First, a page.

Animals/Wildlife

11:51am

Mon August 13, 2012
The Two-Way

Fans Of 'The Office,' This Video's For You: Cat Drops From Ceiling

Just dropping in. A frame grab from video of what happened when a cat fell from the ceiling in a Costa Rican classroom. It appeared to be just fine afterward.
UPEACE01

1:33pm

Fri August 10, 2012
The Salt

Some At-Risk Shark Species Are Ending Up In U.S. Soups

Click the image to see a full-size version. At least eight shark species, many endangered or threatened, were found in bowls of shark fin soup across the country." href="/post/some-risk-shark-species-are-ending-us-soups" class="noexit lightbox">
Click the image to see a full-size version. At least eight shark species, many endangered or threatened, were found in bowls of shark fin soup across the country.
Pew Environment Group

Sharks are some of the most feared and fascinating animals on the planet. They've had their own week of awareness-raising and celebration on the Discovery Channel for the last 25 years. But some say they are also delicious — as in the Chinese delicacy — shark fin soup.

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10:23am

Fri August 10, 2012
The Two-Way

Bears With Taste For Beer Have Quite A Night In Norway

Don't get between a beer and a bear.
London Express Getty Images

3:17pm

Thu August 9, 2012
Wish You Were Here: My Favorite Destination

Wish You Were Here: Listening To Loons In Maine

Originally published on Fri August 10, 2012 9:02 am

Hearing the call of the loons is like "a blessing."
Flickr

Writer Roxana Robinson's most recent novel, Cost, is set in Maine.

Mount Desert Island, off the coast of northern Maine, is known for dramatic scenery. Most of the island is Acadia National Park: steep forests, plunging down to a cobalt sea. Cadillac Mountain, the tallest peak, is the first place where light touches the American continent, each morning at dawn. Trails follow the windswept ridges; they wind along the smooth pink granite bluffs, rising from the deep, icy water, along the wild swirl of the great tides.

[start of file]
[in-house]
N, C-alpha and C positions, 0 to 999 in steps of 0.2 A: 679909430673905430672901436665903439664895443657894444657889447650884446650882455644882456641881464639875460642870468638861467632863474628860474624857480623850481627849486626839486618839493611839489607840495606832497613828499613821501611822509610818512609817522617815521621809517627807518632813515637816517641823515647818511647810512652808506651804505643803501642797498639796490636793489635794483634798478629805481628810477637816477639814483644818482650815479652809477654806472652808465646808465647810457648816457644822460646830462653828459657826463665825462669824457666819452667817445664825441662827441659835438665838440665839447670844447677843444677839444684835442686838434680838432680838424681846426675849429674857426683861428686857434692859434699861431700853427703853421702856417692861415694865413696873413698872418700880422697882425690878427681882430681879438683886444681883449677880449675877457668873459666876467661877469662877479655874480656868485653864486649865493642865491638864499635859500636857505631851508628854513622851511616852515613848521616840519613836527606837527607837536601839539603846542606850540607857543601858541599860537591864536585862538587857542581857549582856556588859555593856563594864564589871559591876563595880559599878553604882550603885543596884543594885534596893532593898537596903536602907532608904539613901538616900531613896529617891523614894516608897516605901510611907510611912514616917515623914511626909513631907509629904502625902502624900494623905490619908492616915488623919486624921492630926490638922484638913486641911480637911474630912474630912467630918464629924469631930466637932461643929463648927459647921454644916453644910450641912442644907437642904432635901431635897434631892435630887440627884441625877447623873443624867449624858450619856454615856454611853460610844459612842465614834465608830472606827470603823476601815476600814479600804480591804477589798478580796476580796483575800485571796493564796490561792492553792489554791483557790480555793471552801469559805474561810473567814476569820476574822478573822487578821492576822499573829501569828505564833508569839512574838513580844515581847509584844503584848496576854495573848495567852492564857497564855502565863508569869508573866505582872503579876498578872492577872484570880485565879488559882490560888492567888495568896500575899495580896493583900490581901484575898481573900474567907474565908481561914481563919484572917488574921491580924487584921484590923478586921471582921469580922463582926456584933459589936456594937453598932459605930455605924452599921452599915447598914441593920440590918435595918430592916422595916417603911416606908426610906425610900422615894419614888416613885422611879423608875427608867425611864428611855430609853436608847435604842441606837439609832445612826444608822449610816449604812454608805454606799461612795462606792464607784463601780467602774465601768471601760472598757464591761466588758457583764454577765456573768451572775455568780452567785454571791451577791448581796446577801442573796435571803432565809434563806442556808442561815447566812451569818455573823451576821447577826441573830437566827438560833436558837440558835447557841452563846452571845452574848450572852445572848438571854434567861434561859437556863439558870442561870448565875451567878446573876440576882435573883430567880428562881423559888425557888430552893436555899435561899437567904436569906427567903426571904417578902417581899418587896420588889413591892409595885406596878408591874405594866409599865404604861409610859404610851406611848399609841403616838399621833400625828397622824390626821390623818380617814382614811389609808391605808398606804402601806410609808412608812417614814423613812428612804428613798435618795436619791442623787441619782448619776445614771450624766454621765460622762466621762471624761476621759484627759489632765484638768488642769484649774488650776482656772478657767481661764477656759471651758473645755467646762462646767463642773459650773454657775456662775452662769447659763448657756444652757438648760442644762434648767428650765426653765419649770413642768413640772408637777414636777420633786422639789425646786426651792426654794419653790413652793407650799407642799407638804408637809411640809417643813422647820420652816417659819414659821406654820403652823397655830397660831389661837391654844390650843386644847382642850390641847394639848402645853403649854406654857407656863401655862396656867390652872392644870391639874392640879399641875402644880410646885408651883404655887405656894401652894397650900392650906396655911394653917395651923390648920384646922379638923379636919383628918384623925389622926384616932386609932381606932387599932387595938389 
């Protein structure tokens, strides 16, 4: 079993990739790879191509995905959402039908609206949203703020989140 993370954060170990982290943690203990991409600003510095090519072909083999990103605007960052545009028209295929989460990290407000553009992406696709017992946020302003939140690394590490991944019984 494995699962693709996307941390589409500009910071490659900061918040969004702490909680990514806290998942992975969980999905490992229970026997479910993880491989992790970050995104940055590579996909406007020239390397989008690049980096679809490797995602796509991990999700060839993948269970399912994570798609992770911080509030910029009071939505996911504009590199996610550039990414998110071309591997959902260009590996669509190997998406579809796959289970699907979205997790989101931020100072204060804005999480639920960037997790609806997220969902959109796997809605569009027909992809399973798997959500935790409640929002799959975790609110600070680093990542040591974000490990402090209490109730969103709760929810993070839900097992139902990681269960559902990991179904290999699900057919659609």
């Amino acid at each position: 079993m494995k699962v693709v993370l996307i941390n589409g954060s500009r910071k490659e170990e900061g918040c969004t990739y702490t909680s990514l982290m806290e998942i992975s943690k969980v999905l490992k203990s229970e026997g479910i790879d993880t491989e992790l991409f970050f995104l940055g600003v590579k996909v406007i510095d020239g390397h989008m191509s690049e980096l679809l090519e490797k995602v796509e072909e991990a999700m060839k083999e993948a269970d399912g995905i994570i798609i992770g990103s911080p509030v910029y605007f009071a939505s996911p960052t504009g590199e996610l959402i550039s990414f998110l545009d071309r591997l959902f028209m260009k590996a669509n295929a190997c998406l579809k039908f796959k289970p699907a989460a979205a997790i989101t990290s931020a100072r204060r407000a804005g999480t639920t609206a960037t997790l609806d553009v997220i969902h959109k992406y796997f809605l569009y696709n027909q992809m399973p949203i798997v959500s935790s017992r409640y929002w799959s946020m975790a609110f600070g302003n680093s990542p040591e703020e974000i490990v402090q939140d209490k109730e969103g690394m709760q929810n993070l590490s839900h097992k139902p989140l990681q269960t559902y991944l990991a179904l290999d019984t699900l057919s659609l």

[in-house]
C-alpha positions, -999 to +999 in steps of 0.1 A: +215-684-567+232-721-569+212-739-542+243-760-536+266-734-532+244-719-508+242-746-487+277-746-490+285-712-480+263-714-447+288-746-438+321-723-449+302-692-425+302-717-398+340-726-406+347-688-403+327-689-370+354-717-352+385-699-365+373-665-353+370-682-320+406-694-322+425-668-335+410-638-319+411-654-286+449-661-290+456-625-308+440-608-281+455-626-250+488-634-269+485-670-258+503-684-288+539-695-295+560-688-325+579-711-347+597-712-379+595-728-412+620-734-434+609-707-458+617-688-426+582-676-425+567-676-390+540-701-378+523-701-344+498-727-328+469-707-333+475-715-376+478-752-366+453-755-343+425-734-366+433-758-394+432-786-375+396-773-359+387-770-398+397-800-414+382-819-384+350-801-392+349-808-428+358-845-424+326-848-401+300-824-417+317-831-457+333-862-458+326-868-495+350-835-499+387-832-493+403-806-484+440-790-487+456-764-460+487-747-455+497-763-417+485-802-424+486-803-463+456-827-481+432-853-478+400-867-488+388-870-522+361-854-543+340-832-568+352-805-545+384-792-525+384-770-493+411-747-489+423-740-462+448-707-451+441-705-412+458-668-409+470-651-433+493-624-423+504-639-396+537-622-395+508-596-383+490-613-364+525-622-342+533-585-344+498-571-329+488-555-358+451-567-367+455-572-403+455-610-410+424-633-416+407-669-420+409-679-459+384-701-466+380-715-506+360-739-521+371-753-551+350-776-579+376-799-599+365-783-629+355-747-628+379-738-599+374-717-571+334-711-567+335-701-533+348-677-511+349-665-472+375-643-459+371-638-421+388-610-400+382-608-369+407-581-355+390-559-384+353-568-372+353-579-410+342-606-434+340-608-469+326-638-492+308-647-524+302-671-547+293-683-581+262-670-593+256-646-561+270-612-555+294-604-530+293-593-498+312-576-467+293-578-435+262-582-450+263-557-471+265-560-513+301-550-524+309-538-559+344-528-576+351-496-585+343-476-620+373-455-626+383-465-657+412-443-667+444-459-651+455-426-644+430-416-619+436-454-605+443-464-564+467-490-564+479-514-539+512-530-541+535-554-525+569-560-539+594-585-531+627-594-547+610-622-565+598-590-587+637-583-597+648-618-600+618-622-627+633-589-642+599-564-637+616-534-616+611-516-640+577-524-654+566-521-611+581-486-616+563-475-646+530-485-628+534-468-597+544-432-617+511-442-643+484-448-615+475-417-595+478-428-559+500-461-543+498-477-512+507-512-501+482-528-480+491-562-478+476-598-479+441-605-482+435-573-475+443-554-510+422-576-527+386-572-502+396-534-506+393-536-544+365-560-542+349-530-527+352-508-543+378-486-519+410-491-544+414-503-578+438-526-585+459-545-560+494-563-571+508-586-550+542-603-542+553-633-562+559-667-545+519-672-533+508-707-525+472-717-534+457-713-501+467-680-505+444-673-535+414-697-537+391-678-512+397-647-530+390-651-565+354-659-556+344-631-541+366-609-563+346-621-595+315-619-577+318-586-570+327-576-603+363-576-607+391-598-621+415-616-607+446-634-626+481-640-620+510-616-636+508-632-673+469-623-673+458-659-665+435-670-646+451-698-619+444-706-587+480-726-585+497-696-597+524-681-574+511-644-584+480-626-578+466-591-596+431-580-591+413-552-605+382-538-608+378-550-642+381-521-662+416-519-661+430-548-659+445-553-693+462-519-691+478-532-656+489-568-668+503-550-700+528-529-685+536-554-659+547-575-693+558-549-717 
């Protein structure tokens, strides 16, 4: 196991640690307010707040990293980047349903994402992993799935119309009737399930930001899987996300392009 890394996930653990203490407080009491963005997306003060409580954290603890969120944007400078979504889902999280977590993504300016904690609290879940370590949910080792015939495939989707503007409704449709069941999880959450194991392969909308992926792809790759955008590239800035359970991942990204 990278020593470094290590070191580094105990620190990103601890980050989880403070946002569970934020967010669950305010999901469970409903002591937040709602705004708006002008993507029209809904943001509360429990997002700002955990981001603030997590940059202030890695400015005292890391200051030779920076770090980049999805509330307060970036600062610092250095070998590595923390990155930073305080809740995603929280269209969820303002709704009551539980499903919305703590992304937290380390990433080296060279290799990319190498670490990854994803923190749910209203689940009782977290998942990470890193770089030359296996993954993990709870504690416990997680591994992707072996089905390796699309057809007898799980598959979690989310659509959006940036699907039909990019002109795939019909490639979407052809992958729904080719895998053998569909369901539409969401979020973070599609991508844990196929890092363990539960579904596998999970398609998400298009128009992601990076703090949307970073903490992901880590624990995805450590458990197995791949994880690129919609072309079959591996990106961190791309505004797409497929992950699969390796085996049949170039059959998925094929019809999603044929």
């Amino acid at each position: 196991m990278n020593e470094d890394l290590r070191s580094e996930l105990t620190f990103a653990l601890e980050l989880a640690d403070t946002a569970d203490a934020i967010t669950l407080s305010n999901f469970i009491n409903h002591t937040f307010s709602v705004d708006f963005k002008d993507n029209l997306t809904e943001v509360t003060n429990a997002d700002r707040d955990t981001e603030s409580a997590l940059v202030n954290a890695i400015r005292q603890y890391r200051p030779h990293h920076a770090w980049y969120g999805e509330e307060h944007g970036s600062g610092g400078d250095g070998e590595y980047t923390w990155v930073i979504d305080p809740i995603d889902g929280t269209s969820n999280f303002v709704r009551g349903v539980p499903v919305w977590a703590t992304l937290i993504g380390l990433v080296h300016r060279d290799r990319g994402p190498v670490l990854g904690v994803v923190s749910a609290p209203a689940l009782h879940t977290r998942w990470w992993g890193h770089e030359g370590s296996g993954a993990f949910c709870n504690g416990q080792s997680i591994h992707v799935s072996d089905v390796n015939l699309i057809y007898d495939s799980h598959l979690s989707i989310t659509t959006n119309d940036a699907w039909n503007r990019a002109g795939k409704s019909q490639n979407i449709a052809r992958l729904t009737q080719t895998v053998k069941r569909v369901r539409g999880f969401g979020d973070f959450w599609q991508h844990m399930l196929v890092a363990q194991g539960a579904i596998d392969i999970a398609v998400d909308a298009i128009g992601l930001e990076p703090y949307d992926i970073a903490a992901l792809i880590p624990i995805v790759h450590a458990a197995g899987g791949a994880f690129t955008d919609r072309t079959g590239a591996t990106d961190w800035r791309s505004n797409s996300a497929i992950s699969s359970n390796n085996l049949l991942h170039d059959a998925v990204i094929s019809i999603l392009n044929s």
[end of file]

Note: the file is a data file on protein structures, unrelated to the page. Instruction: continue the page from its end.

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9:52am

Wed August 8, 2012
Environment

A Clear And Present Danger: How Glass Kills Birds

Originally published on Tue December 4, 2012 10:05 am

Experts say glass buildings kill millions of birds every year. Scientists at Powdermill Avian Research Center are studying ways to help prevent this. Here, a volunteer tags a black hooded warbler in Rector, Pa., in May.
Maggie Starbard NPR

First of a two-part series. Read Part 2.

Modern architecture loves glass. Glass makes interiors brighter and adds sparkle to cityscapes. But glass also kills millions of birds every year when they collide with windows. Biologists say as more glass buildings go up, more birds are dying.

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